Three years ago this month I wrote about water seen streaming in from the ceiling of the Fairmount SEPTA station, on the Southbound platform. Since then, it's gotten a lot worse. I was fairly shocked to see how bad it was this morning. This time, I made a video. You get a good gush of water in the video, toward the end.
If you look at the photo in the post I linked above, it's not nearly so bad. Just a serious leak. This video shows that whatever is failing to seal water out has gotten much, much worse.
STAND FOR TEACHERS
“We will NOT be intimidated. We WILL be HEARD!”
Friday, Feb. 25th, 4 p.m.
440 N. Broad Street (School District HQ)
Why join this rally?
- Sometime next week, an automatic extension clause in the contract of schools chief Arlene Ackerman will kick in, giving the controversial leader another three years in Philadelphia till June 2014, as one of the highest paid superintendents in the country.
- A controversial and unproven plan for "turnaround" that's run roughshod over communities and resulted in a series of student walkouts and community protests.
- An atmosphere of intimidation and inexplicable aggression by the District against its own constituents, from calling upon the Inspector General to investigate School Council parents at West Philadelphia High School; to the expulsion and typecasting as a gang member a student victim of racial violence who boycotted South Philadelphia High School; to the latest outrage: the forced removal of Audenried teacher Hope Moffett, who spoke out against the District's plan to turn her high school over to the unproven Universal Companies.
Fortunately, Teachers Action Group is stepping up to the plate with a rally this Friday to address a whole lotta these issues. So if you care about your tax dollars, about our schools, and this city's future, join folks tomorrow on the District's doorsteps and say so.
Teacher Action Group calls on:
Teachers, Students, Parents and All Supporters of Public Education
Tell Ackerman and the SRC:
"We will NOT be intimidated!"
Rally for Public Education
Friday, February 25th, 4:00pm
440 N. Broad St.
We DEMAND that the School District of Philadelphia:
- Give Students, Parents, Teachers and Community Members a legitimate role in directing School Reform in Philadelphia: Students, Parents, Educators and Communities have first-hand experiences and ideas about what needs to change in our schools. The District consistently offers us only symbolic advisory roles that have no real impact on final decision-making. We DEMAND to be a part of the decisions that will affect our lives and our schools.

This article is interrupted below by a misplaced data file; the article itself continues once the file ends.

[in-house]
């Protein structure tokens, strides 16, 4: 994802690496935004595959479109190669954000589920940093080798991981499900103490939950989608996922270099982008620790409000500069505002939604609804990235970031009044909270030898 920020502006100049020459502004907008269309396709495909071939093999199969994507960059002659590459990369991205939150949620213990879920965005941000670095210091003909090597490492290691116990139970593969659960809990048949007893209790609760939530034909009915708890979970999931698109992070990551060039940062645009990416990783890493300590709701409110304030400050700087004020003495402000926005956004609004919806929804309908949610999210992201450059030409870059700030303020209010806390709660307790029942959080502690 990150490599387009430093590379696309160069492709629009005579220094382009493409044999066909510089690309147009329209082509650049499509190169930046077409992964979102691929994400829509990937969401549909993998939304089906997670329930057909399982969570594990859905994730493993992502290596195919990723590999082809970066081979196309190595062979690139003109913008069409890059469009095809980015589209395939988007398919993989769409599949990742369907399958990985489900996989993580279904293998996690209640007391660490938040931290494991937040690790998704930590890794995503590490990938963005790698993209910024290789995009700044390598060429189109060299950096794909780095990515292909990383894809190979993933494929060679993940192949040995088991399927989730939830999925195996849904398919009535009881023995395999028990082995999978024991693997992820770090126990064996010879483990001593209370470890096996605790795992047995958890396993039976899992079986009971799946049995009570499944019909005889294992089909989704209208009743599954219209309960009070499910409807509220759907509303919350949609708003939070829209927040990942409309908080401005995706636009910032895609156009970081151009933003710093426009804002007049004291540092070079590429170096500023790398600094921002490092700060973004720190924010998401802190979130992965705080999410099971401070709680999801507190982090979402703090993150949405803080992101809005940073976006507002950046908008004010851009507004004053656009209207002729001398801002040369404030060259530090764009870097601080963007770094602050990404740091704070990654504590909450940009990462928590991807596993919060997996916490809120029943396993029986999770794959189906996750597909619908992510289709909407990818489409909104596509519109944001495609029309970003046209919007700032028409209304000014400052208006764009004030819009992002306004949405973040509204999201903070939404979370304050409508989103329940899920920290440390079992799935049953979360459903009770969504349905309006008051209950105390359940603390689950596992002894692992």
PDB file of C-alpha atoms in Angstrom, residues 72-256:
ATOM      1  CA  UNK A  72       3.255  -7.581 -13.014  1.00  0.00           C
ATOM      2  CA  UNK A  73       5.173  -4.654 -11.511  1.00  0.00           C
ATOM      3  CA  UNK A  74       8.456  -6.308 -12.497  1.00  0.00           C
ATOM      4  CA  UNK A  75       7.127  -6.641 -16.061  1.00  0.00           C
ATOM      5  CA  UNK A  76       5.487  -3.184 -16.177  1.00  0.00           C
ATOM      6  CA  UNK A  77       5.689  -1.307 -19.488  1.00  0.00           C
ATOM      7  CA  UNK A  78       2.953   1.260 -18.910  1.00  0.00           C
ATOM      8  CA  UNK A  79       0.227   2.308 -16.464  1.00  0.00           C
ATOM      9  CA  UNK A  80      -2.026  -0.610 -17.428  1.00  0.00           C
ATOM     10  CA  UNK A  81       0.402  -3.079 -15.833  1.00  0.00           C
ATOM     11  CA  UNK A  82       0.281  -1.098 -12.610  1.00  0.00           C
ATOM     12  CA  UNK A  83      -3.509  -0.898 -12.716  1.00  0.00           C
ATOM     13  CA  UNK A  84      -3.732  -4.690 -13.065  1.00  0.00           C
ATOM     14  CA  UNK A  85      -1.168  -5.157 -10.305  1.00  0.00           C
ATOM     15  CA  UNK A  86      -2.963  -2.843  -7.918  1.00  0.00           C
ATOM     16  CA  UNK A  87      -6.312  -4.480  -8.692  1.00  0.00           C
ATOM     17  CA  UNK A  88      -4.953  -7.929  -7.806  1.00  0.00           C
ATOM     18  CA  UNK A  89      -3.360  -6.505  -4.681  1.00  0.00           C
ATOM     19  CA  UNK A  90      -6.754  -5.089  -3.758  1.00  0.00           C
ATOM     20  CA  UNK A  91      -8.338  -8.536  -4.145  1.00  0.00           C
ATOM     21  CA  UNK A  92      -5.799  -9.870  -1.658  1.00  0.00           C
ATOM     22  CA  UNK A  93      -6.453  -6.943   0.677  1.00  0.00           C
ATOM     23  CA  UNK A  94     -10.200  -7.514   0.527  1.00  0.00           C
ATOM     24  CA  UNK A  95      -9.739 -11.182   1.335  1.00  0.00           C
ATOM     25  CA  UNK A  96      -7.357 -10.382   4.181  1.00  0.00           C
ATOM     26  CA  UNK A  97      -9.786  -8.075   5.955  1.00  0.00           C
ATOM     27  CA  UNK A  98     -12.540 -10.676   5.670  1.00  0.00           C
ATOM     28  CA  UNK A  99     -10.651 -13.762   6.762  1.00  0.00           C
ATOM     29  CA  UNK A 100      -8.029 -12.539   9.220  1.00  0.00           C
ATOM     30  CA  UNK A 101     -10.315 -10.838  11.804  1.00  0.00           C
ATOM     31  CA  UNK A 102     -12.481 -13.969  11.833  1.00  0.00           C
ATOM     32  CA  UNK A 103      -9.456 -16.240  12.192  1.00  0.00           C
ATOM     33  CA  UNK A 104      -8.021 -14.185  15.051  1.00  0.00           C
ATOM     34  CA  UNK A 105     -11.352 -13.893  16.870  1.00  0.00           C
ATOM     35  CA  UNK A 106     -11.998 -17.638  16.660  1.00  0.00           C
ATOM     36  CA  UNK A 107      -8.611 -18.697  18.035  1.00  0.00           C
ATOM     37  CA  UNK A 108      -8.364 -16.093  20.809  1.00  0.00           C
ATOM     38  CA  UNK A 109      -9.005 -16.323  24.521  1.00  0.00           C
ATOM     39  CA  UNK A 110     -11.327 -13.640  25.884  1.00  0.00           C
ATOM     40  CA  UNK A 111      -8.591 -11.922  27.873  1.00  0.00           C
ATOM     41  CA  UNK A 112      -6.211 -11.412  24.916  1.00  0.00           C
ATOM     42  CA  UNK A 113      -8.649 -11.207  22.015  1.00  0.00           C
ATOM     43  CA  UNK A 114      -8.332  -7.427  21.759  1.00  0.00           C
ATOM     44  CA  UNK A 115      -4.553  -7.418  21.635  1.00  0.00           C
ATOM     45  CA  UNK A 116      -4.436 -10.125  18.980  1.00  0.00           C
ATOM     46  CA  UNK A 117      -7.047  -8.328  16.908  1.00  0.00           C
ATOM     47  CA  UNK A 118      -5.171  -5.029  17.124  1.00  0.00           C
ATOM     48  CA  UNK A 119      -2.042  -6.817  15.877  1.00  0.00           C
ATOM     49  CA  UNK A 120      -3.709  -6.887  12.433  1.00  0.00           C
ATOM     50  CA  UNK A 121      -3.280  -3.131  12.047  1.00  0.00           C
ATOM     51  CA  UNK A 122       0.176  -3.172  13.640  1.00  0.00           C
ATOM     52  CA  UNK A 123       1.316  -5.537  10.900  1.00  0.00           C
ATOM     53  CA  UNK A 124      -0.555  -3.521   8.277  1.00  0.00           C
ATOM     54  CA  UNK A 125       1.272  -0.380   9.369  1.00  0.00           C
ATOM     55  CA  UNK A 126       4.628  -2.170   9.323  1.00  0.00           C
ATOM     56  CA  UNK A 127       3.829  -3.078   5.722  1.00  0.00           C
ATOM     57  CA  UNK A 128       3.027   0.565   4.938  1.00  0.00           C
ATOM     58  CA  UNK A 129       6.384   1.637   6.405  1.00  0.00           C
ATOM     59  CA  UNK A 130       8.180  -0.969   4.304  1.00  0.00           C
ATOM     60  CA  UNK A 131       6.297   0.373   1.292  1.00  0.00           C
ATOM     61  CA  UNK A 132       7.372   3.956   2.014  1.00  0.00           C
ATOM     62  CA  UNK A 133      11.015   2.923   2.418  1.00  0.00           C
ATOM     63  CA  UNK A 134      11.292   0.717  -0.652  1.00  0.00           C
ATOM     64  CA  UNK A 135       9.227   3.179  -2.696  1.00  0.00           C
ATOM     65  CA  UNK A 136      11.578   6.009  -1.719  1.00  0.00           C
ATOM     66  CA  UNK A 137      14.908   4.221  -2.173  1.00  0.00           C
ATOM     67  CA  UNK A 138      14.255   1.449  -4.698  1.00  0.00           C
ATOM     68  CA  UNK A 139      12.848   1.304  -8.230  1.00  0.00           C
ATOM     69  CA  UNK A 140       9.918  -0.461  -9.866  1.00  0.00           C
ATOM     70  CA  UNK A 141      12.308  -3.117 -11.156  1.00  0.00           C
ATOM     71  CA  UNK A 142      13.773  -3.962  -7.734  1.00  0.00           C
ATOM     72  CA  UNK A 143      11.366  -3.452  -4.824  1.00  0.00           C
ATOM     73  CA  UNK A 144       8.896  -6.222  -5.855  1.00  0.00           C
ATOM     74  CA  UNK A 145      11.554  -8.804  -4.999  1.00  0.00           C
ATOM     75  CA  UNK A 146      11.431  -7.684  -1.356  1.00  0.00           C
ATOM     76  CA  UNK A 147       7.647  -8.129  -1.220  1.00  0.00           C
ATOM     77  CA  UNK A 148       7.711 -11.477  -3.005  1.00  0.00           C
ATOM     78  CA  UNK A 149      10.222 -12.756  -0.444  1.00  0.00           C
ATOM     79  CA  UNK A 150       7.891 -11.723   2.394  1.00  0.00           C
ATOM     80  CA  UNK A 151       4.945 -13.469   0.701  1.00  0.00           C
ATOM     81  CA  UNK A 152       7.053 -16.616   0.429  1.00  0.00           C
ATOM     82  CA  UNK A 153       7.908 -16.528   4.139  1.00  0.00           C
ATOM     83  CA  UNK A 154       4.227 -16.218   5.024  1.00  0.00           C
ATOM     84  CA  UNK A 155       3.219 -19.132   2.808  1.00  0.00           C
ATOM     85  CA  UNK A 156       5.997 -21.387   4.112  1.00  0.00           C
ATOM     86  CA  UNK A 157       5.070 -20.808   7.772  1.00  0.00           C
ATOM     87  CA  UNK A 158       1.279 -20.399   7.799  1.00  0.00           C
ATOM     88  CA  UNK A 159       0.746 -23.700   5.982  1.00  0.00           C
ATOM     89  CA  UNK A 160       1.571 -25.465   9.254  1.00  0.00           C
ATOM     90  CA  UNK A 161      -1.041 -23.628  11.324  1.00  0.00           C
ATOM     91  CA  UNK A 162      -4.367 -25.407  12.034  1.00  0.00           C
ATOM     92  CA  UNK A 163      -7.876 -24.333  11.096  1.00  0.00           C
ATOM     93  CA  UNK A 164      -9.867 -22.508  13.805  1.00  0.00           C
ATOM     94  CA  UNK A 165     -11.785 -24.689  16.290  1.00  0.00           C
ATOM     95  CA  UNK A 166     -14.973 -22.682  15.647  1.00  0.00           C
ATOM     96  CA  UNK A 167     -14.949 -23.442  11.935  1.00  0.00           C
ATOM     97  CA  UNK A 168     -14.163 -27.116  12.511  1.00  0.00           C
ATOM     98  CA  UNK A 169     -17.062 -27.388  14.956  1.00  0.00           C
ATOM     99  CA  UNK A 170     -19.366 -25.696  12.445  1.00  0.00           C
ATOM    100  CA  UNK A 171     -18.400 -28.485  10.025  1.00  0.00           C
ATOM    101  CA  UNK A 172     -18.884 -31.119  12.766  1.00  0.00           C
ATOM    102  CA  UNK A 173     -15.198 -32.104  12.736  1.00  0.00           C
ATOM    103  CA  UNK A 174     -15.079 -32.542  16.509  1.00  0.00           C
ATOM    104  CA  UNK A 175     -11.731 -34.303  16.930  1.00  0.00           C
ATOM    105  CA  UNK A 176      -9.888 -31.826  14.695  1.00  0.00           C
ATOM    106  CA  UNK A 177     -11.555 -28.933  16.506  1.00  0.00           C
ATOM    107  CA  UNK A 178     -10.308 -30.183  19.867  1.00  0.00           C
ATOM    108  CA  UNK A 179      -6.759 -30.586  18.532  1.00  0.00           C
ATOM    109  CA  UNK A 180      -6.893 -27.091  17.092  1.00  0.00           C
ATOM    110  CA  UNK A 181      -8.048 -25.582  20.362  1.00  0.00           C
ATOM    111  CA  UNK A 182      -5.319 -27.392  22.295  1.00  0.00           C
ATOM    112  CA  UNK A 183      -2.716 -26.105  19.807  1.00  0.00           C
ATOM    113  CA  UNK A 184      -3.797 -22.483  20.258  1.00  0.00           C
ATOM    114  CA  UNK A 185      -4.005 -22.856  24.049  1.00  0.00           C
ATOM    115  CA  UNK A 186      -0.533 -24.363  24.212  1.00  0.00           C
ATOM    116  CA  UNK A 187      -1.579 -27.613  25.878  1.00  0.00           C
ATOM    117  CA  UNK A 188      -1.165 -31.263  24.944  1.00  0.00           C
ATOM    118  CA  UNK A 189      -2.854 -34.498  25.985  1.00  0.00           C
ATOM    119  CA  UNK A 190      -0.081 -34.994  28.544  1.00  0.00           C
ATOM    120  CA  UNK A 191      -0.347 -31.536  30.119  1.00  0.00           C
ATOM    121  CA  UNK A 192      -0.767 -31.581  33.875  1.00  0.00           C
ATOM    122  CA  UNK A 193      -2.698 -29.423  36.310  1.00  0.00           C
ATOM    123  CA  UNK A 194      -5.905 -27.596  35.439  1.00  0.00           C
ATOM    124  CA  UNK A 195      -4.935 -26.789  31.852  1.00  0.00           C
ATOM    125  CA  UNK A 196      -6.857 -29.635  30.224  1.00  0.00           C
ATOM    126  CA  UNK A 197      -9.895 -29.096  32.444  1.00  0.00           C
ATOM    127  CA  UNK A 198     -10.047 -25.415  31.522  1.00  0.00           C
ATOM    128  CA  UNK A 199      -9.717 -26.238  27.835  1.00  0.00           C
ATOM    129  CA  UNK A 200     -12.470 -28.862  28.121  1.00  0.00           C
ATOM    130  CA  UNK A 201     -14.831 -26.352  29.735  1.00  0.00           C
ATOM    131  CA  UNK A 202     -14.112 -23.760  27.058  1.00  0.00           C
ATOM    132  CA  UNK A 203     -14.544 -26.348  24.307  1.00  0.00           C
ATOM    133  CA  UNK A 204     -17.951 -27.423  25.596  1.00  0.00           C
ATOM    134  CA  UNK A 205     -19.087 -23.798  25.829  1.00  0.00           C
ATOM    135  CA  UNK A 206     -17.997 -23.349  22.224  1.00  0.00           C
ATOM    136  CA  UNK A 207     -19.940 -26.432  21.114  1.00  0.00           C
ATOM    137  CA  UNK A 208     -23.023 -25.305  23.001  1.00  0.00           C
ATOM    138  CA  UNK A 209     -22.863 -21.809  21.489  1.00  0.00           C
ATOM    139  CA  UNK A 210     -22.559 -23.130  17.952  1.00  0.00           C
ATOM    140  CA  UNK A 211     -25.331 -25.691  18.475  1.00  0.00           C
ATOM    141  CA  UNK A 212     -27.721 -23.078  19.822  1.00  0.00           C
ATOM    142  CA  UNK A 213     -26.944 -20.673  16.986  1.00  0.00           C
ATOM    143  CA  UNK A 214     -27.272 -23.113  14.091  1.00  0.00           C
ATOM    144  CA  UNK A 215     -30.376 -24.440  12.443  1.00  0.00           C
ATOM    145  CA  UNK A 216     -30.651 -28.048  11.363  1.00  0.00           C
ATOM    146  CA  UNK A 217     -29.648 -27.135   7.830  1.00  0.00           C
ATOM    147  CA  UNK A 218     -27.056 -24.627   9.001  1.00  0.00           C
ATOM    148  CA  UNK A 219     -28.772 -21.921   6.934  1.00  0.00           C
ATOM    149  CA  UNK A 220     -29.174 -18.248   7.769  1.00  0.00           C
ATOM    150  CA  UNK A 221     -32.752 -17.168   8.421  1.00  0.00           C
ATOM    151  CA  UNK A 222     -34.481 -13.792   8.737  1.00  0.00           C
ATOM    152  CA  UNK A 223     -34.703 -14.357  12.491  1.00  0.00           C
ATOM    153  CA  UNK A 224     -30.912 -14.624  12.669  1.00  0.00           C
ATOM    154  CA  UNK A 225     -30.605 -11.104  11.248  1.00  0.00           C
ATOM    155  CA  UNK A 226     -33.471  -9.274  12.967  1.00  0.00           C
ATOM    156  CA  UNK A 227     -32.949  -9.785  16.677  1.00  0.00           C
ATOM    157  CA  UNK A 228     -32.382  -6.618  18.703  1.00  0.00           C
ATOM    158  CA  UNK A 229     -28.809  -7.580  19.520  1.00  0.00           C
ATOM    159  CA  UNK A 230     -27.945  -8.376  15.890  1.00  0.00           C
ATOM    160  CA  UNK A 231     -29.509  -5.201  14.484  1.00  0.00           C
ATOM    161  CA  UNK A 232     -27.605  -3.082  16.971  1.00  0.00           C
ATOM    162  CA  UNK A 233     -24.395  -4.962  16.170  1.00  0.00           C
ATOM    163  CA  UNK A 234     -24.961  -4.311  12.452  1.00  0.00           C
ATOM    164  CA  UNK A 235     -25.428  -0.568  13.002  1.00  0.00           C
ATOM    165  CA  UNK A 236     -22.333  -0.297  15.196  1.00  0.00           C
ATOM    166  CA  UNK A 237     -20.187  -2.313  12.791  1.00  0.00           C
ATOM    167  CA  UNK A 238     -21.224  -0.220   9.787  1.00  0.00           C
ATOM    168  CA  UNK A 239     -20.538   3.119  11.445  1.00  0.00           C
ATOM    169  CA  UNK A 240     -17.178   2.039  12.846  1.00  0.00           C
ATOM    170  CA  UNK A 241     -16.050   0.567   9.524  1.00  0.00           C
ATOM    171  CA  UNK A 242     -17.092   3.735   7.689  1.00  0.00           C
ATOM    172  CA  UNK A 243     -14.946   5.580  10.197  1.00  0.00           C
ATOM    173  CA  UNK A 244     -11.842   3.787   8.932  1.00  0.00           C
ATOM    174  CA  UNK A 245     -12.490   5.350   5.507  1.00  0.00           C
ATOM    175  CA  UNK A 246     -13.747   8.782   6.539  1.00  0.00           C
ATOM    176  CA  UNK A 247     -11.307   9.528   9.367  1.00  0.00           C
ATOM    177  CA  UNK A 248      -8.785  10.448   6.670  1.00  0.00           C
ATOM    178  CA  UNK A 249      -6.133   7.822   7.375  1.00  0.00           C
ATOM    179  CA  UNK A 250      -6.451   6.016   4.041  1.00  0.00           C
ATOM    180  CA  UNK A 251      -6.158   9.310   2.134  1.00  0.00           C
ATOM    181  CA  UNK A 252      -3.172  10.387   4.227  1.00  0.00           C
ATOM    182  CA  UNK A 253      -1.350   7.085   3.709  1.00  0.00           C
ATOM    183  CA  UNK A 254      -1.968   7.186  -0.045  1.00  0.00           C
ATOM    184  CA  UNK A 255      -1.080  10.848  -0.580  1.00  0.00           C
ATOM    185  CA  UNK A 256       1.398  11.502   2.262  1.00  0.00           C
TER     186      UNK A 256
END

- Stop Intimidating Teachers and Students:: We have a Democratic Right to express our opinions and ask questions of our District. These are OUR schools. We DEMAND the District stop threatening and disciplining our teachers and students who speak out.
- Have a Transparent Process of School Change: The District is targeting our schools by calling them “failures” without showing us adequate data to back up their decisions. The District is continuing to take over schools without proof that the Renaissance Schools process is even working. We DEMAND answers and transparency.
Join us on Friday, February 25th at 4:00pm
440 N. Broad St.
We WILL NOT be intimidated!
We WILL be HEARD!
For those who aren't already readers of the great blog: The Notebook - this story is inspirational and infuriating.Submitted by D.E. II on Wed, 02/23/2011 - 7:04pm.
There are two events in downtown Philly this week against austerity and against pro-corporate policies. The first is a rally, endorsed by several unions, at City Hall on Thursday at 11 AM in solidarity with workers in Wisconsin (although the attacks on collective bargaining and the power of unions, those last bastions of working class power, are now spreading to Ohio: http://www.democracynow.org/2011/2/22/labor_protests_to_defend_collectiv... ). The second rally is at the Comcast building, and the message is this: collect corporate taxes, don't cut programs that the poor and middle class need!
More info below the fold.
First, let me pay my respects. You're looking to take on a challenging job. The problems of the City are tough and especially so if you have progressive values as we do. The City is under fiscal stress, and that means City Council can't do everything we'd like it to do if we could get just a little help from Harrisburg and Washington. But Neighborhood Networks doesn't think we, or the politicians we elect, should throw in the towel on implementing progressive ideals. Maybe Council can't do everything, but it can do lots of things that really do matter. We've even written about how important the job of a Councilperson is. So if you agree with all of that, and if you're interested in NN's endorsement, you should definitely download our questionnaire and return it. We will only endorse candidates who do.
Philadelphia has had many political and community activists over the years. We have had only one Lenora Berson.
Lenora died earlier this month at the age of 83. She was an impassioned advocate who could teach a class, do social work, organize testimony and demonstrations,write speeches, lobby elected officials, initiate candidacies for public office, mastermind election campaigns, write articles and books, take photographs worthy of being shown in art galleries, promote Philadelphia's hidden gems, and organize events to promote the city that no else had thought of.
About two months ago leaders of the hotel industry were heard moaning loudly about the travails of their industry. The reason? Owners might have to pay a bit more in taxes under the Sanchez-Green proposal to reform the business privilege tax. Oh, this would be terrible they said. They were already paying higher taxes because the hotel tax had recently gone up to pay for Convention Center expansion. Rates had gone up due to the tax and would have to go up further. Some hotels were in desperate shape and might go under, etc., etc., etc. Oh, and by the way, doom and gloom.